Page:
Archive for October, 2020

More than thirteen years after starting Blogging Woolf, I realized that several important components were missing. First off, the blog was missing an “About” page, a rationale for how and why the blog came to be. So I have added one. I introduce it here.

It includes the story of how I came to Woolf — something most Woolfians enjoy sharing. It also includes how I first met Woolf in the classroom and how I came back to Woolf many years later.

Most important of all, I think, it also tells the tale of my friendship and publishing experiences with the beloved Cecil Woolf and his brilliant wife Jean Moorcroft Wilson.

This new page also encourages Woolf readers and scholars everywhere to join the Woolf circle by attending a Woolf conference or signing up for the Woolf Listserv.

Cecil Woolf and Jean Moorcroft Wilson

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Mapping Woolf’s novels

Location is important in Virginia Woolf’s novels. And a page on the Londonist website maps the locations used in all ten of her novels. It also points out key factors about the locations.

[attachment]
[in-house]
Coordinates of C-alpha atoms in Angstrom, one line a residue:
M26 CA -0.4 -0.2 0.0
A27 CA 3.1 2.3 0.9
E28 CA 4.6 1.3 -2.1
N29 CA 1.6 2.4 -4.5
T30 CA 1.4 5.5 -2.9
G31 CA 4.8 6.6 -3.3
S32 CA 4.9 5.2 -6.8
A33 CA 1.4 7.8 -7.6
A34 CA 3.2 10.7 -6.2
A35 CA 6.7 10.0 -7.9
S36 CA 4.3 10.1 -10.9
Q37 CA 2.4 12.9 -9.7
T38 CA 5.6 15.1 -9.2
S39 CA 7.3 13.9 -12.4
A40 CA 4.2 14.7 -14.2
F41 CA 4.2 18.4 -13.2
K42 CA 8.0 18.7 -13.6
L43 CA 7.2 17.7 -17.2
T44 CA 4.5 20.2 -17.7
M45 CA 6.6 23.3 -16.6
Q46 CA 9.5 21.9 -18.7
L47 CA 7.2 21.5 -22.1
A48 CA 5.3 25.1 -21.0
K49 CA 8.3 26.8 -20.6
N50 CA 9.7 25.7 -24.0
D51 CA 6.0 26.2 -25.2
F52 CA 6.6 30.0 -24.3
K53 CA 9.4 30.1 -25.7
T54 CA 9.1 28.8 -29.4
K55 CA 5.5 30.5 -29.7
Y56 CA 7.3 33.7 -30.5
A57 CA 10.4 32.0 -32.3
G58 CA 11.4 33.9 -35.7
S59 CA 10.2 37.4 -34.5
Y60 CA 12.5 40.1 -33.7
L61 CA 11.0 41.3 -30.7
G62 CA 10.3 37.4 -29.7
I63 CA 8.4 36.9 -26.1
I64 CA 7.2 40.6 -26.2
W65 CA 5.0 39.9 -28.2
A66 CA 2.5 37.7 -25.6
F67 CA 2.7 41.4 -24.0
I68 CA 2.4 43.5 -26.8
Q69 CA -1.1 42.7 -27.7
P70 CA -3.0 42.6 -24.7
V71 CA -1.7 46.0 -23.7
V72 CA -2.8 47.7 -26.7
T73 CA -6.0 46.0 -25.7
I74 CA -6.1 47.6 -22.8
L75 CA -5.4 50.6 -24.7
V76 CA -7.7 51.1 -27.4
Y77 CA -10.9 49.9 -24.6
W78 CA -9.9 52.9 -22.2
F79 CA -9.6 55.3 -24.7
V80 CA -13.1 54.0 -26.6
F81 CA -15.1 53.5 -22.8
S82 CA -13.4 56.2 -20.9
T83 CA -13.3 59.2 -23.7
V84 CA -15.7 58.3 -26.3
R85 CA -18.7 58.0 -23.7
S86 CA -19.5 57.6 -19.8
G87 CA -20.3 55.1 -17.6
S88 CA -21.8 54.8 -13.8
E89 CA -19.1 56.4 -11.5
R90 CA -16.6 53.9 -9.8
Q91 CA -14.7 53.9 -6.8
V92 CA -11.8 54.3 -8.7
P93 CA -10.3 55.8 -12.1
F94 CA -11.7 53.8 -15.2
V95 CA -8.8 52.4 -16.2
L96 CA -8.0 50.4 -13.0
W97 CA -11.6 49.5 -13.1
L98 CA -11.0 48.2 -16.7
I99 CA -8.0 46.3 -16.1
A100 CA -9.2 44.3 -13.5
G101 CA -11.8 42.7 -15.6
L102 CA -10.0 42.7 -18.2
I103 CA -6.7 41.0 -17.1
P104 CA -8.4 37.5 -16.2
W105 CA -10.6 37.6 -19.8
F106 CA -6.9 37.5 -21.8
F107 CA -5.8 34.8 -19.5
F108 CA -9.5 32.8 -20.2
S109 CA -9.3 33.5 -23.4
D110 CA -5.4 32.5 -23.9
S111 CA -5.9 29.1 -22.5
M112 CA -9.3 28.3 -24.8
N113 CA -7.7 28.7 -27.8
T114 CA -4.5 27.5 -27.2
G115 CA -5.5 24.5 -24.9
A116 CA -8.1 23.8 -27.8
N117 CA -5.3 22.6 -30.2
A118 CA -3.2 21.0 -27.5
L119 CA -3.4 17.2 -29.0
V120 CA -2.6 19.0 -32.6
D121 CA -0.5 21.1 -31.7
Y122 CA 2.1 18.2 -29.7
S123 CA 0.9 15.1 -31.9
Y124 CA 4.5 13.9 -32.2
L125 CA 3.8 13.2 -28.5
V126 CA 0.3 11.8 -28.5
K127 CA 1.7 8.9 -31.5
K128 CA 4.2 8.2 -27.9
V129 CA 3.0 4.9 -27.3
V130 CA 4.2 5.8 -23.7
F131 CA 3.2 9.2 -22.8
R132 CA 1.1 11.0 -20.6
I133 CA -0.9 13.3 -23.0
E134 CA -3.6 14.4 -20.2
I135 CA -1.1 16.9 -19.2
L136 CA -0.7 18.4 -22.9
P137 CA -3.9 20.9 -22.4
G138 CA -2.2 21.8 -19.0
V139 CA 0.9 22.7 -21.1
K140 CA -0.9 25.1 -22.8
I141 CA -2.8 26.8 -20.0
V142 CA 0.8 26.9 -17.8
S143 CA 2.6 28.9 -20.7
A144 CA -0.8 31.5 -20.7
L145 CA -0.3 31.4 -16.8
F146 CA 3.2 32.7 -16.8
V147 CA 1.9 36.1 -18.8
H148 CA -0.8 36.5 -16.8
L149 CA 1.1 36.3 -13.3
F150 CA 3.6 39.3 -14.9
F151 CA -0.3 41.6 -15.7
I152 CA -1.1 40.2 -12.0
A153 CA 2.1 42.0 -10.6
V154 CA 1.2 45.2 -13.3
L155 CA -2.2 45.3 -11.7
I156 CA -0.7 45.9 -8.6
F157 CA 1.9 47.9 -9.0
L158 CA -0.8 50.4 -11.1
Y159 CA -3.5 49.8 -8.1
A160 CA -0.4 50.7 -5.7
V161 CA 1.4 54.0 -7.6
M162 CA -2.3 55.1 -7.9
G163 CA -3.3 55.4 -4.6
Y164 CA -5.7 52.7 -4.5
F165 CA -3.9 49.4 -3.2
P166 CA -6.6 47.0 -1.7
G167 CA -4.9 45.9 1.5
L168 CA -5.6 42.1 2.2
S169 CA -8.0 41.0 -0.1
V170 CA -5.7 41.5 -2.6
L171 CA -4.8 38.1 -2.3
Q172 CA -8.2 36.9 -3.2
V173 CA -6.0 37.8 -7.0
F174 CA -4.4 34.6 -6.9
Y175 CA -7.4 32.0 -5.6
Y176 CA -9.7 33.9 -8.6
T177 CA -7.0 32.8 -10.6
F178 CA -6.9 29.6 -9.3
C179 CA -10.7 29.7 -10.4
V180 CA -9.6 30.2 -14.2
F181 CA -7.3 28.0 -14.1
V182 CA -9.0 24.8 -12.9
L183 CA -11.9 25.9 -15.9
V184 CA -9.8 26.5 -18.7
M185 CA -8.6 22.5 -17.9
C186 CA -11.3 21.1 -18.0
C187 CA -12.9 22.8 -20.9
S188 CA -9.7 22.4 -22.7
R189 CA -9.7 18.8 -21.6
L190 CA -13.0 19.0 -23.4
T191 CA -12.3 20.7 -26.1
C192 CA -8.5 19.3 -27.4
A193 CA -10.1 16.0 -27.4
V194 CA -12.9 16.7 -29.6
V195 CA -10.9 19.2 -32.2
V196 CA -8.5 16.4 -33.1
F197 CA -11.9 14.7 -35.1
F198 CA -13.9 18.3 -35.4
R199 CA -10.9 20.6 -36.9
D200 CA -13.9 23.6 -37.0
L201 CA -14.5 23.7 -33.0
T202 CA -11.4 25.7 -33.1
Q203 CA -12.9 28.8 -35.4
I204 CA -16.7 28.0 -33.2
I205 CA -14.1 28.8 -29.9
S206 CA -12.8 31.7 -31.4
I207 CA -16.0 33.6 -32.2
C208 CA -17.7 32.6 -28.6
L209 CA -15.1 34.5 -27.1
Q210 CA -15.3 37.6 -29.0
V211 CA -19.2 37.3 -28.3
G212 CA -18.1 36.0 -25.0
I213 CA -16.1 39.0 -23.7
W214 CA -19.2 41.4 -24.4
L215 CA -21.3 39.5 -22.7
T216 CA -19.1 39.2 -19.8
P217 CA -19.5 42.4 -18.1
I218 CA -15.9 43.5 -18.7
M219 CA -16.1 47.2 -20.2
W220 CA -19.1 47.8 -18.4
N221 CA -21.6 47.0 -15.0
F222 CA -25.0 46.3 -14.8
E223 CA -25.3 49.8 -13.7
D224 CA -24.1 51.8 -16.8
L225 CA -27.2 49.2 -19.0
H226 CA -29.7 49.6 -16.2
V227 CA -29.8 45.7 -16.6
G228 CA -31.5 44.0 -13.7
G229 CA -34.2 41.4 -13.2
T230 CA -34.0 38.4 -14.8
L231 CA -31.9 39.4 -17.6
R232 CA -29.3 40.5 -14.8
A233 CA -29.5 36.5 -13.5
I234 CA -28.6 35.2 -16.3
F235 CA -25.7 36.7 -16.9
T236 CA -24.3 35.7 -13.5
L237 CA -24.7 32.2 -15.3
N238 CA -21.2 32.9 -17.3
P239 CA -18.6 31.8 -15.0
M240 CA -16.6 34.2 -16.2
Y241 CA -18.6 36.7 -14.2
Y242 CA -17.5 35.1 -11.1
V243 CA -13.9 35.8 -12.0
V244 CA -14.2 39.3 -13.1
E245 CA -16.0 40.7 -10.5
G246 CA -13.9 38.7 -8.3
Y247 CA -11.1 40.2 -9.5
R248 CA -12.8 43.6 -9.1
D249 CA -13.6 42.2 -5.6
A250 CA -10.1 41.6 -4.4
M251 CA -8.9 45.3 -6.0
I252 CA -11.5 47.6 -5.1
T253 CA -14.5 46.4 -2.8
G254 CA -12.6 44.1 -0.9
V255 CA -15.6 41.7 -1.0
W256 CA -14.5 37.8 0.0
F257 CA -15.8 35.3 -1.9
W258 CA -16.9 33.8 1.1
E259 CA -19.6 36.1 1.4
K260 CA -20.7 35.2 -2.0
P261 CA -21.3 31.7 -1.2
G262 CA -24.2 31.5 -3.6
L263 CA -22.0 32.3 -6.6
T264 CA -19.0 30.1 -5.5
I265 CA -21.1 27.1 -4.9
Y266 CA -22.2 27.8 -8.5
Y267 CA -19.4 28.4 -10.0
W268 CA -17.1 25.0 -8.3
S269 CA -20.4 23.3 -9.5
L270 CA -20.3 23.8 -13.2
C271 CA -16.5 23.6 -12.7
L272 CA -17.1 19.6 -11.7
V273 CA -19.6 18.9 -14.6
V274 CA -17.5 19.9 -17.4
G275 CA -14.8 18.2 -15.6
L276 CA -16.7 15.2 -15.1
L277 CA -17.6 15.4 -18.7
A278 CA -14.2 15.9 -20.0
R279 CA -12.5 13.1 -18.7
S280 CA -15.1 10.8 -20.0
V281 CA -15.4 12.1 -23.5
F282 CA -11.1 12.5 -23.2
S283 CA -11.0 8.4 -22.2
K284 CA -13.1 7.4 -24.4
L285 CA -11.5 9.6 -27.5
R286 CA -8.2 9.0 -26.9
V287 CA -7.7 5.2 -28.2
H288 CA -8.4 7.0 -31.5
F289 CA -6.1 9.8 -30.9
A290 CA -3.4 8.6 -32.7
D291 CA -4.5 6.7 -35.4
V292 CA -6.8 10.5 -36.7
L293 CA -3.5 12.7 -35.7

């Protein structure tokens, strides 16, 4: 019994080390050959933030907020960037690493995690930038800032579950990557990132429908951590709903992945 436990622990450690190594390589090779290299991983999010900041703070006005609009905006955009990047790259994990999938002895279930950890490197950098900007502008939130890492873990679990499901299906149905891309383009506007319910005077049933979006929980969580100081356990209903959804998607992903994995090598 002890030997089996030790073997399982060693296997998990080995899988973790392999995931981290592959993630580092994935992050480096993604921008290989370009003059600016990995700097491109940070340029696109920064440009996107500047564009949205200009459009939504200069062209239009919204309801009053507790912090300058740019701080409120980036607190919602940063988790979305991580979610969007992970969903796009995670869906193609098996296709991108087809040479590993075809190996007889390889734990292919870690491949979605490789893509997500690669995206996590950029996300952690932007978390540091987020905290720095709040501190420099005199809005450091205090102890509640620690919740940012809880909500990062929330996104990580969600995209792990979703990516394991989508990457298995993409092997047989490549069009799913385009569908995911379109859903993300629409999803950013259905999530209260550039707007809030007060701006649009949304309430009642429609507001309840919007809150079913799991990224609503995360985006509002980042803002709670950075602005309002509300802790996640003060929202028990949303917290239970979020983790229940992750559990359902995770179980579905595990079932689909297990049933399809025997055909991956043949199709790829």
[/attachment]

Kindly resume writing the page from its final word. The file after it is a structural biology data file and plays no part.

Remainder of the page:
Those points include:

  • Bloomsbury doesn’t figure all that frequently.
  • Piccadilly is her most-used location.
  • Only half of her novels are set principally in London.
  • Her novels are quite international in setting.

The map points reflect locations mentioned or visited in the following 10 books:

The Voyage Out (1915), Night and Day (1919), Jacob’s Room (1922), Mrs Dalloway (1925), To The Lighthouse (1927), Orlando: A Biography (1928), The Waves (1931), Flush: A Biography (1933), The Years (1937), Between The Acts (1941)

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Four hundred and twenty-two erotic drawings by Duncan Grant dating from the 1940s and 1950s have been discovered under a bed, after being thought destroyed because of their explicit homosexual content, according to the Virginia Woolf Society of Great Britain.

The drawings were given to Edward Le Bas in 1959. They then were passed on through a string of friends before eventually reaching theatre designer
Norman Coates, who kept them under his bed and showed them only to a few select friends.

Coates has now decided to give the collection, thought to be worth £2 million, to the Charleston Trust. Read more on the BBC website and in The Guardian.

Charleston to launch crowdfunding campaign

Charleston, like most historic houses, is struggling financially because of the coronavirus pandemic.

On Oct. 16 it will launch a crowdfunding campaign to raise the remaining sum needed to reopen. That day is the 104th anniversary of the date when Grant, his boyfriend David “Bunny” Garnett, and Bell moved to Charleston.

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